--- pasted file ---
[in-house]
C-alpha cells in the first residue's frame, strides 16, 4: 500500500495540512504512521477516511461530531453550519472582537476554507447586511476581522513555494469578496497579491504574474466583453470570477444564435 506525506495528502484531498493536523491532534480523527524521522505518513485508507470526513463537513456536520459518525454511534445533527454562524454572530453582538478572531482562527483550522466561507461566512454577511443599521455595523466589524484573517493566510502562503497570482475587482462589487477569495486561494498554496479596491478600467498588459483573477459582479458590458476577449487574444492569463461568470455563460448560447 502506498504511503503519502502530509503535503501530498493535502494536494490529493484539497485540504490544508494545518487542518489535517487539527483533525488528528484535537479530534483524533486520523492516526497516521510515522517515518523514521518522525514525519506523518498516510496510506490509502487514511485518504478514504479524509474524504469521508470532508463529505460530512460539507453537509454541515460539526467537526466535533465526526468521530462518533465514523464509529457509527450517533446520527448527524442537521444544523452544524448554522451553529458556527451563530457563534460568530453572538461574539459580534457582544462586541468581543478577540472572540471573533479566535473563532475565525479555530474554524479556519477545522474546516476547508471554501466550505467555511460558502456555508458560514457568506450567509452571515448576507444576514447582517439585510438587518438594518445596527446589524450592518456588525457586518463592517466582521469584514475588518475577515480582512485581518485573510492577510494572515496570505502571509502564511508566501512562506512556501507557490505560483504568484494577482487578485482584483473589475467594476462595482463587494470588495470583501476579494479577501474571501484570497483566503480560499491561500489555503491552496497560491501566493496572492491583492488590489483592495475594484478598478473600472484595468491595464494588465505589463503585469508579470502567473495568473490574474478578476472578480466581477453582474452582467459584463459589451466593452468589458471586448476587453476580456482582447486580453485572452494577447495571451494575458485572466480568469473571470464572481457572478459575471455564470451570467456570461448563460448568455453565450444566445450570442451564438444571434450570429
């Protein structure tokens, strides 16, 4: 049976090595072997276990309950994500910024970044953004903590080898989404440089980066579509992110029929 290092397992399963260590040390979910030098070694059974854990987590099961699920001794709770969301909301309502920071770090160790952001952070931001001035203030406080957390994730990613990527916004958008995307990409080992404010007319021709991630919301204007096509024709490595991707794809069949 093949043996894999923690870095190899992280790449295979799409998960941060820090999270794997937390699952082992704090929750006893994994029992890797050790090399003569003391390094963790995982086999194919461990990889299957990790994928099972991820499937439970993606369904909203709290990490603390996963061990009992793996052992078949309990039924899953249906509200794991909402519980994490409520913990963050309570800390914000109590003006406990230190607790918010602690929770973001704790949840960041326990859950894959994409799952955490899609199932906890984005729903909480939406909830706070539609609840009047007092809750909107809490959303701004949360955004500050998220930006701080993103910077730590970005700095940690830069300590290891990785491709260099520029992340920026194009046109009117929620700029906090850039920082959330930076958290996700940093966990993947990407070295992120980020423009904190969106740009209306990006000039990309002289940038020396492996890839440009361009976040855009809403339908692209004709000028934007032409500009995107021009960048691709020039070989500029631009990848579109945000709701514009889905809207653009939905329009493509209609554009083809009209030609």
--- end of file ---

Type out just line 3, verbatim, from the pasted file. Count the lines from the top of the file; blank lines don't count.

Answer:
């Protein structure tokens, strides 16, 4: 049976090595072997276990309950994500910024970044953004903590080898989404440089980066579509992110029929 290092397992399963260590040390979910030098070694059974854990987590099961699920001794709770969301909301309502920071770090160790952001952070931001001035203030406080957390994730990613990527916004958008995307990409080992404010007319021709991630919301204007096509024709490595991707794809069949 093949043996894999923690870095190899992280790449295979799409998960941060820090999270794997937390699952082992704090929750006893994994029992890797050790090399003569003391390094963790995982086999194919461990990889299957990790994928099972991820499937439970993606369904909203709290990490603390996963061990009992793996052992078949309990039924899953249906509200794991909402519980994490409520913990963050309570800390914000109590003006406990230190607790918010602690929770973001704790949840960041326990859950894959994409799952955490899609199932906890984005729903909480939406909830706070539609609840009047007092809750909107809490959303701004949360955004500050998220930006701080993103910077730590970005700095940690830069300590290891990785491709260099520029992340920026194009046109009117929620700029906090850039920082959330930076958290996700940093966990993947990407070295992120980020423009904190969106740009209306990006000039990309002289940038020396492996890839440009361009976040855009809403339908692209004709000028934007032409500009995107021009960048691709020039070989500029631009990848579109945000709701514009889905809207653009939905329009493509209609554009083809009209030609």